CASE 13949 Published on 21.09.2016

Arteriovenous malformation with bone lesions


Musculoskeletal system

Case Type

Clinical Cases


Fátima García Navarro, Eva Llopis San Juan, Victoria Higueras Guerrero, Elena Belloch Ramos

Hospital de La Ribera (Alzira-Valencia)
Hospital Universitario San Juan de Alicante,
Radiology; Ctra. Alicante-Valencia s/n
03550 San Juan de Alicante, Spain;

32 years, female

Area of Interest Musculoskeletal bone ; Imaging Technique CT, MR
Clinical History
A 32-year-old woman came to the outpatient clinic presenting with a 5-month history of pain in the right ankle. There was not history of trauma. There were not physical examination findings.
Imaging Findings
Ankle radiography showed abnormal cortex of the fibula and tibia, with lytic lesions and cortical thickening; minimal laminar periosteal reaction without fracture and doubtful permeative pattern (Fig. 1).
CT confirmed several cortical lytic punch lesions in the right tibia and fibula, particularly in its lateral side. The permeative pattern was not confirmed. (Fig. 2-4). Associating abnormal soft tissues, with an increased volume of: soleus, flexor hallucis longus, and posterior tibialis, extending to the interosseous membrane, and with fat between the septa (Fig. 5, 6).
RMI showed abnormal vessels in the right leg, from the ankle to the proximal third part of the leg involving posterior calf muscles and extending to the tibiofibular syndesmosis. We also found interosseous drainage vessels causing the cortical punch lesions (erosions) in right tibia and fibula (Fig. 7-14).
The MR dynamic study demonstrated an early arterial mixed component with large drainage veins. Some of these were thrombosed (Fig. 15). There was no evident soft tissue mass.
Multiple myeloma is unlikely in this case because of the age of the patient and metastasis as well because an underlying malignancy was ruled out. Therefore the remaining differential diagnosis were: adamantinoma, though this lesion is more likely to be formed in the anterior cortex layer of the tibia; lesions of vascular lineage (haemangioendothelioma and angiosarcoma, vascular malformations) [1] and osteosarcoma, due to the doubtful permeative pattern; and ultimately granulomatous lesions (sarcoidosis and tuberculosis).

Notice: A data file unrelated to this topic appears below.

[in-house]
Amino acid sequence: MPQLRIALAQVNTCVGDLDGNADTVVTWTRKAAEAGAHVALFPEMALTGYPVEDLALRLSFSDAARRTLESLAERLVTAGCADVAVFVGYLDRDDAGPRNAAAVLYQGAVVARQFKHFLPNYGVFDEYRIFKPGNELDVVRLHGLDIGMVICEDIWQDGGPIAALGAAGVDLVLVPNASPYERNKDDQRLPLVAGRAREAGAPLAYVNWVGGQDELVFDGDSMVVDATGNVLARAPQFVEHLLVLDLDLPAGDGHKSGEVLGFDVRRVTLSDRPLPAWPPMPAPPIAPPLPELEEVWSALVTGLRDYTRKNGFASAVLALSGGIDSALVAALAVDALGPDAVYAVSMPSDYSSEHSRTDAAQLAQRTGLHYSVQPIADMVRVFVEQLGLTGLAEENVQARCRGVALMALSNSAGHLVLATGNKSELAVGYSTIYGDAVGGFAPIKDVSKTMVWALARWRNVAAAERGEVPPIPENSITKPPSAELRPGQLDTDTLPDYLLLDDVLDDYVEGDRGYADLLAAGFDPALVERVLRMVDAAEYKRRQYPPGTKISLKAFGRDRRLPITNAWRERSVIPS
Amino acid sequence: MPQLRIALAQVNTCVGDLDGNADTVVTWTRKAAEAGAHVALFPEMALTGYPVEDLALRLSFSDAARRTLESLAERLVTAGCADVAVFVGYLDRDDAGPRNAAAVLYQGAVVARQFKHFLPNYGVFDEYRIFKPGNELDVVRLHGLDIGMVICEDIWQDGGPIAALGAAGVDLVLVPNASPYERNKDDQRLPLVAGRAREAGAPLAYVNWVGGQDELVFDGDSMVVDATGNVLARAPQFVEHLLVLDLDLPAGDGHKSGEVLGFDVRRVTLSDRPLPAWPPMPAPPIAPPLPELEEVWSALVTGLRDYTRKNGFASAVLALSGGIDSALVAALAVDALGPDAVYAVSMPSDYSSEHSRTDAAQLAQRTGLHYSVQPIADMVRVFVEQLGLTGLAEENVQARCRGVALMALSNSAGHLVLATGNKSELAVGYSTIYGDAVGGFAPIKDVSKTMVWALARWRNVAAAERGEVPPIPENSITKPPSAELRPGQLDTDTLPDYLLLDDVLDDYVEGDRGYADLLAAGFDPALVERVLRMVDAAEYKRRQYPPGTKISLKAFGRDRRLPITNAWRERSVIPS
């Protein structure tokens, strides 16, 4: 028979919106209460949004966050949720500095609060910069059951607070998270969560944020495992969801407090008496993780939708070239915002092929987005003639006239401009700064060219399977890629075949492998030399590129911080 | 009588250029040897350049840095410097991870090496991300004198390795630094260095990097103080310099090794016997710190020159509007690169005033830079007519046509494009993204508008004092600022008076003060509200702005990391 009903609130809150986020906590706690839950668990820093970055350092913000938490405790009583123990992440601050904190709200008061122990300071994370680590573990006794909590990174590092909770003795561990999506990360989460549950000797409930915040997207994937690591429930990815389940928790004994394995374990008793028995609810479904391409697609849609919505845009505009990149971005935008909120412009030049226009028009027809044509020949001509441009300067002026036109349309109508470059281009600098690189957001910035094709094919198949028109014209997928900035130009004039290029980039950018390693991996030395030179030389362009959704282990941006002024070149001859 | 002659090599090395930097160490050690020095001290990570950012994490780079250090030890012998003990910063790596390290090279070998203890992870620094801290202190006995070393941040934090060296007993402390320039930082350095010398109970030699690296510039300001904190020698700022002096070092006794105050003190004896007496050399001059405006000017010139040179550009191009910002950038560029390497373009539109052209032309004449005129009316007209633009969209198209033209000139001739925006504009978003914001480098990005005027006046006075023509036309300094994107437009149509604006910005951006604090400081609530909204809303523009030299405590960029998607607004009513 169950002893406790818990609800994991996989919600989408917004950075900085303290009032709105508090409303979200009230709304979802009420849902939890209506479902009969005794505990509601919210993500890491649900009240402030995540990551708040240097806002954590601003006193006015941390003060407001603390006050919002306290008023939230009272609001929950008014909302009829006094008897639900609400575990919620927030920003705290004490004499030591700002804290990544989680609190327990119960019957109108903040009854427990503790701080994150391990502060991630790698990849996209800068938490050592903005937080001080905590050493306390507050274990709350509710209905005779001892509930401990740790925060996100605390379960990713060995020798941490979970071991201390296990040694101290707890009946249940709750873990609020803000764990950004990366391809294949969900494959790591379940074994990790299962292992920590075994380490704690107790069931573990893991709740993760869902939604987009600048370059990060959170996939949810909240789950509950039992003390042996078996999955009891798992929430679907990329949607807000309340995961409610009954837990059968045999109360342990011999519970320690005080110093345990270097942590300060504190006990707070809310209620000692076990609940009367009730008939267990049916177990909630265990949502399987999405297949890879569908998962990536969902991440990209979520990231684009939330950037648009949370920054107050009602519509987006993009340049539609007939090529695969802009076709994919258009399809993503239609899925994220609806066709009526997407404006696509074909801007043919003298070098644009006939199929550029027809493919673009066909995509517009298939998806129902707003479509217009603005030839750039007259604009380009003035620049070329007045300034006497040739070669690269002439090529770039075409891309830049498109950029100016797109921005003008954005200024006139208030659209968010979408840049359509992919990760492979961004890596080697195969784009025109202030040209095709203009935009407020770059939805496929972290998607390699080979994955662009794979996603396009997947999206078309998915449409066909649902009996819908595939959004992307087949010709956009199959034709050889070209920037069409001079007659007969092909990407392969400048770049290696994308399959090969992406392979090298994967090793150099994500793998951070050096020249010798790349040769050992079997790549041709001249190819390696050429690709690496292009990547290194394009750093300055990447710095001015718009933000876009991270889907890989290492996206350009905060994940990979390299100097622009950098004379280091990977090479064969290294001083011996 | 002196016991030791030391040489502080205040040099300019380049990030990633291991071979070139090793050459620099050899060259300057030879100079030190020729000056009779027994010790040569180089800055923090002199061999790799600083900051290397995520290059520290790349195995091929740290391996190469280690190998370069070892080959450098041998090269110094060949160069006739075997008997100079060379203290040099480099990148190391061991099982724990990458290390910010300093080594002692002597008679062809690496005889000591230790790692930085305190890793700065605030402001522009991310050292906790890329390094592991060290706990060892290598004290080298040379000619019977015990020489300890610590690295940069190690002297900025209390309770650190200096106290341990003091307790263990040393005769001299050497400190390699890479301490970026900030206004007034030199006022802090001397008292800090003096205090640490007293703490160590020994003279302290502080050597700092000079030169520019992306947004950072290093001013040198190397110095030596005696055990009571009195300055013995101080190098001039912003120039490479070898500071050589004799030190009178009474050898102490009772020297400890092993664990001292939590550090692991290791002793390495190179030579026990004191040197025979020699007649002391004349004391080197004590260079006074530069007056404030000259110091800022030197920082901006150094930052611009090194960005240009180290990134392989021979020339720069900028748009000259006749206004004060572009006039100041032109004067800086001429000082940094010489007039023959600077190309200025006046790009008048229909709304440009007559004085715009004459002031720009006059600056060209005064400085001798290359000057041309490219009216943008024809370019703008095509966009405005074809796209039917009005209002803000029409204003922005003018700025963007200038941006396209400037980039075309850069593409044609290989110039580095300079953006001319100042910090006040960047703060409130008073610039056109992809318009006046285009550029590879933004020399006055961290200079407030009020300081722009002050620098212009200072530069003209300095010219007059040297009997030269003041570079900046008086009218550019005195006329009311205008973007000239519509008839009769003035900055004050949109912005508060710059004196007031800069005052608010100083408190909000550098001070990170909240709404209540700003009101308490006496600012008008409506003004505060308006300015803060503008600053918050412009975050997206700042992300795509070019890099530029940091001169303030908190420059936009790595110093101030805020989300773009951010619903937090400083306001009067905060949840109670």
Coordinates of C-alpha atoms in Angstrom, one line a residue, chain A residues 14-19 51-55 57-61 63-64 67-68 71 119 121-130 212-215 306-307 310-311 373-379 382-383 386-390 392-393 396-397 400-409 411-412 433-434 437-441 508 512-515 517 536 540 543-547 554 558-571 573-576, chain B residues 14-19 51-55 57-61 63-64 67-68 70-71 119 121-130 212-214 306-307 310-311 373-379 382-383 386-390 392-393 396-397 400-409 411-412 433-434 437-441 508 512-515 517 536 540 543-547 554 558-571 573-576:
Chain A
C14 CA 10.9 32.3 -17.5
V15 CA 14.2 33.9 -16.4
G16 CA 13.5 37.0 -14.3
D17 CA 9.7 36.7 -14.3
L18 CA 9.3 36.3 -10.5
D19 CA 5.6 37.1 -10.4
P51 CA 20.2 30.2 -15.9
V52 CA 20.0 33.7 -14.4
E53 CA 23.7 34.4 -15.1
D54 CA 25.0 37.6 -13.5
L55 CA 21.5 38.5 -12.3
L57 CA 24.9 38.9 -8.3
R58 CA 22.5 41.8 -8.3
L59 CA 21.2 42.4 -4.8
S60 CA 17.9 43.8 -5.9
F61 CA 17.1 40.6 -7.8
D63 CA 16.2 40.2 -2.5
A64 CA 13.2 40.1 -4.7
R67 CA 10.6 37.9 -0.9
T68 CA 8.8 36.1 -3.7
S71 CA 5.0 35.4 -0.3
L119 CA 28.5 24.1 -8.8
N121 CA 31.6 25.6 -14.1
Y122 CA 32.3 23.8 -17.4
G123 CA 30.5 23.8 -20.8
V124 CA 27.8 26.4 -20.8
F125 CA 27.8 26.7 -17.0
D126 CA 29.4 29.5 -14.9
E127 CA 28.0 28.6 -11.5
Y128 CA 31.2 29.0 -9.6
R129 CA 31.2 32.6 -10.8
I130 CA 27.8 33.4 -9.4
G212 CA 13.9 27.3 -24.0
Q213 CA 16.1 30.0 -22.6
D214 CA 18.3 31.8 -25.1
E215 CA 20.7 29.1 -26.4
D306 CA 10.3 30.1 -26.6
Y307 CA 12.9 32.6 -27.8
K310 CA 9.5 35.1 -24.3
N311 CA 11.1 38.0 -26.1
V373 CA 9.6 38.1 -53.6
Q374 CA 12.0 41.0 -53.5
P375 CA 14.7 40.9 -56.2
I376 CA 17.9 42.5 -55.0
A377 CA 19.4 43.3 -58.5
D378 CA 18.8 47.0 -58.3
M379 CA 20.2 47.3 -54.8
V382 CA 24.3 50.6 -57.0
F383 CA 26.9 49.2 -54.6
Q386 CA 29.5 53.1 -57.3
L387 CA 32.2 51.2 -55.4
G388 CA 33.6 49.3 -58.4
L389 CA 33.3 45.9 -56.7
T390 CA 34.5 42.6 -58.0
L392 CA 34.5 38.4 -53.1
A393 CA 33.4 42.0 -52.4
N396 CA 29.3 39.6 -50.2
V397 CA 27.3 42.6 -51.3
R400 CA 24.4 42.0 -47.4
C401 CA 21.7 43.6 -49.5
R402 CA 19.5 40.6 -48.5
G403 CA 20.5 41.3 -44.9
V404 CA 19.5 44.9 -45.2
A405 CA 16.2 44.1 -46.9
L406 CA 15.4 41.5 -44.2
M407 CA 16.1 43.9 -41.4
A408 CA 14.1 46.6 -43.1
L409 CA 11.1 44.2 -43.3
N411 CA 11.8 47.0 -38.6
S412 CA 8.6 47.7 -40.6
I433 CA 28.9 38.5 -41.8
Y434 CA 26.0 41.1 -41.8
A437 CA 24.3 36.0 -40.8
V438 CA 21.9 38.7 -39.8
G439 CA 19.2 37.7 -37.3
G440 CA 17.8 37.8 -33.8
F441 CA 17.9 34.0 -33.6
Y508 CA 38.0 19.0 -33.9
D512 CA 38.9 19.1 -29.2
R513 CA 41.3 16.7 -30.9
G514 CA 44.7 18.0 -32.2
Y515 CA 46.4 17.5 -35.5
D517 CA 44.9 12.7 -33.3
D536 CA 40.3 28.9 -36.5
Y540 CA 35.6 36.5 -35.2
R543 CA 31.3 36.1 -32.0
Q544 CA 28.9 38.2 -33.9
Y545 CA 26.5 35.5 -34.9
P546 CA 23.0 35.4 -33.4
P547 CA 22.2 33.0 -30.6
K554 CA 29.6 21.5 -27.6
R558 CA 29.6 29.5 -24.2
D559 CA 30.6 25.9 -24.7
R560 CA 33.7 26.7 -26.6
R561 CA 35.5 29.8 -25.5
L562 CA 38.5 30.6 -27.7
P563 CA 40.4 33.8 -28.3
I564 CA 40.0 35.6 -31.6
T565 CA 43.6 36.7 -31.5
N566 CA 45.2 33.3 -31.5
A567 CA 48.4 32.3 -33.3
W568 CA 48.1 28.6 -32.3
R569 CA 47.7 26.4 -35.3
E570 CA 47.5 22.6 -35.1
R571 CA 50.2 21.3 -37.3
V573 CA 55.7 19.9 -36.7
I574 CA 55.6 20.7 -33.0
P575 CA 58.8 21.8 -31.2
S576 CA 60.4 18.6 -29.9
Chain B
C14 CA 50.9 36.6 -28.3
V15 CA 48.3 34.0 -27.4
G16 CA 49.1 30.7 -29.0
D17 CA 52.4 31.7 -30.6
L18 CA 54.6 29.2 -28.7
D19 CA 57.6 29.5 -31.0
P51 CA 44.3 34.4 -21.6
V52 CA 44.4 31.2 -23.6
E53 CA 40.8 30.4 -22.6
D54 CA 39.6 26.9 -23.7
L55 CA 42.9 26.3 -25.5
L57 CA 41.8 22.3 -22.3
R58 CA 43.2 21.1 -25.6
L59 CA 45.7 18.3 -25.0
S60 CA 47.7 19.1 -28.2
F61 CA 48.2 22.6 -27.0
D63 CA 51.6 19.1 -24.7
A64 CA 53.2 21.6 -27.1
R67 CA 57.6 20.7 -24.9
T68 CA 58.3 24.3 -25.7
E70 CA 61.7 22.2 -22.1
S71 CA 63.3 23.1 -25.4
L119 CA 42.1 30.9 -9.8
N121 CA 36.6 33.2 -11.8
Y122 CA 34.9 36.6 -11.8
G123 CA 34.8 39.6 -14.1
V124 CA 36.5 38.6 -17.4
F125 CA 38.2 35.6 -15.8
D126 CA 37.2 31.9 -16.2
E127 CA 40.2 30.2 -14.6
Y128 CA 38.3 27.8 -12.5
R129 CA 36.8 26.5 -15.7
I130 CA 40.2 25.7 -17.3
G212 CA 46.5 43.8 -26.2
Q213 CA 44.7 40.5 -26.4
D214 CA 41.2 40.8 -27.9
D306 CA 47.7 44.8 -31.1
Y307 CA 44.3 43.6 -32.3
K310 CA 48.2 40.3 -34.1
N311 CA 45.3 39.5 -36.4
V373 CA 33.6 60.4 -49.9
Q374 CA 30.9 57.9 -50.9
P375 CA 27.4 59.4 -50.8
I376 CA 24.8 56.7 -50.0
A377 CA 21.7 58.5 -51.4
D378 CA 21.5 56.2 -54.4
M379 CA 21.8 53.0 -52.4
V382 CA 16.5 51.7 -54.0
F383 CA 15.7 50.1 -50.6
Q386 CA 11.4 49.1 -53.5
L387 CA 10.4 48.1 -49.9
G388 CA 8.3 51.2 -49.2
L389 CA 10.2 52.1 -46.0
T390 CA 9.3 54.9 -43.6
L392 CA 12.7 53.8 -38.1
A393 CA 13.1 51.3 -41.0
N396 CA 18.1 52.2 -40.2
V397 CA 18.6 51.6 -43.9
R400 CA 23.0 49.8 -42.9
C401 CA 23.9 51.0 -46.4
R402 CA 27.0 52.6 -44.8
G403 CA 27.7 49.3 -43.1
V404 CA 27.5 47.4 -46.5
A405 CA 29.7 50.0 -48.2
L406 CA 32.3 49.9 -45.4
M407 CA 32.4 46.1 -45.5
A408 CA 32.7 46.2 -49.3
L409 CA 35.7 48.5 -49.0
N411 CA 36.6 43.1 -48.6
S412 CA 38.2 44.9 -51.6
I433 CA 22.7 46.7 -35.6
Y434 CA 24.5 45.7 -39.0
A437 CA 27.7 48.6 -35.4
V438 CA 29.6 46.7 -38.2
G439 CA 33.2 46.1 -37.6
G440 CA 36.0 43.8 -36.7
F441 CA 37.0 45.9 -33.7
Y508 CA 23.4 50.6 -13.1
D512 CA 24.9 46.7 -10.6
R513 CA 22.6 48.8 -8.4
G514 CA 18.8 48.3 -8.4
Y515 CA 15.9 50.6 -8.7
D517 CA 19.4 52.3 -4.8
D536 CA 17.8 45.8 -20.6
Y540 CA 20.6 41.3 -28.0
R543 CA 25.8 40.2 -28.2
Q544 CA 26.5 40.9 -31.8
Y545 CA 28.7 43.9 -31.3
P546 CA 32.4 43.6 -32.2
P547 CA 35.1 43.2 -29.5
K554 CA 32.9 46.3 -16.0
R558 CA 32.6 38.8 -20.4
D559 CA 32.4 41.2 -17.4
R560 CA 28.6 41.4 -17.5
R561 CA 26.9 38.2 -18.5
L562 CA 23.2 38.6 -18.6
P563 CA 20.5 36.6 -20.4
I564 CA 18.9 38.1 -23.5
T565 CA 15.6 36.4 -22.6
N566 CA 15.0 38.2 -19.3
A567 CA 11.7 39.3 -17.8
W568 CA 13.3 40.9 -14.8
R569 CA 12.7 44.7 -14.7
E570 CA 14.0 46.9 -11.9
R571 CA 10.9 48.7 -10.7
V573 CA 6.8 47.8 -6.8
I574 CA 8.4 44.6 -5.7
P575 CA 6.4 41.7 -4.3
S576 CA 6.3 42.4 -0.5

The vascular malformations are categorized in two kinds (although there are more classifications): the high flow ones (arteriovenous fistula and arteriovenous malformation (AVM)) and the low flow ones (venous, lymphatic, capillary, capillary-venous…) [1, 2, 3, 4]. This division is based on the dynamic study and is important for surgical planning and it is an image-guidance for therapeutic procedures. The vascular malformations are congenital abnormalities which are present at birth, although they are not always evident. They usually enlarge while the child grows and do not revert [1, 3]. They get exacerbated in puberty, pregnancy, thrombosis, infection or trauma. Unlike haemangioma, vascular malformations may be infiltrative and affect multiple adjacent planes.
The high flow AVM appears clinically as a red, hot, throbbing mass [3]. It can cause an excessive bone growth due to high blood flow. It can also appear as an arterial blood theft or even cortical erosions [2].
The AVM may be complicated by haemorrhage and thrombosis. They are more common in the central nervous system, followed by the head, the neck, the limbs, trunk and viscera [1, 2].
Histopathologically the AVM are dysplastic vessels that connect the veins and arteries forming a nidus.
The RM shows large feeding arteries, serpiginous, with high blood flow and also draining veins, showing a “flow void” in SE sequences and high signal intensity in GRE sequences.
A well-defined mass is absent. Linear septa of fat intensity signal in the lesion are typically observed.
The dynamic study shows arterial, capillary and venous phase images, identifying an early arterial enhancement in case of AVM [1, 3].
The definitive treatment is a transarterial embolization. It is a condition that should be considered in the differential diagnosis of multiple bone lytic lesions [1, 3, 4].
Teaching points:
1. AVM might be associated to bone cortical lesions secondary to enlarge drainage vessels.
Differential Diagnosis List
Arteriovenous malformation
Metastasis and multiple myeloma
Brown tumours
Final Diagnosis
Arteriovenous malformation
Case information
DOI: 10.1594/EURORAD/CASE.13949
ISSN: 1563-4086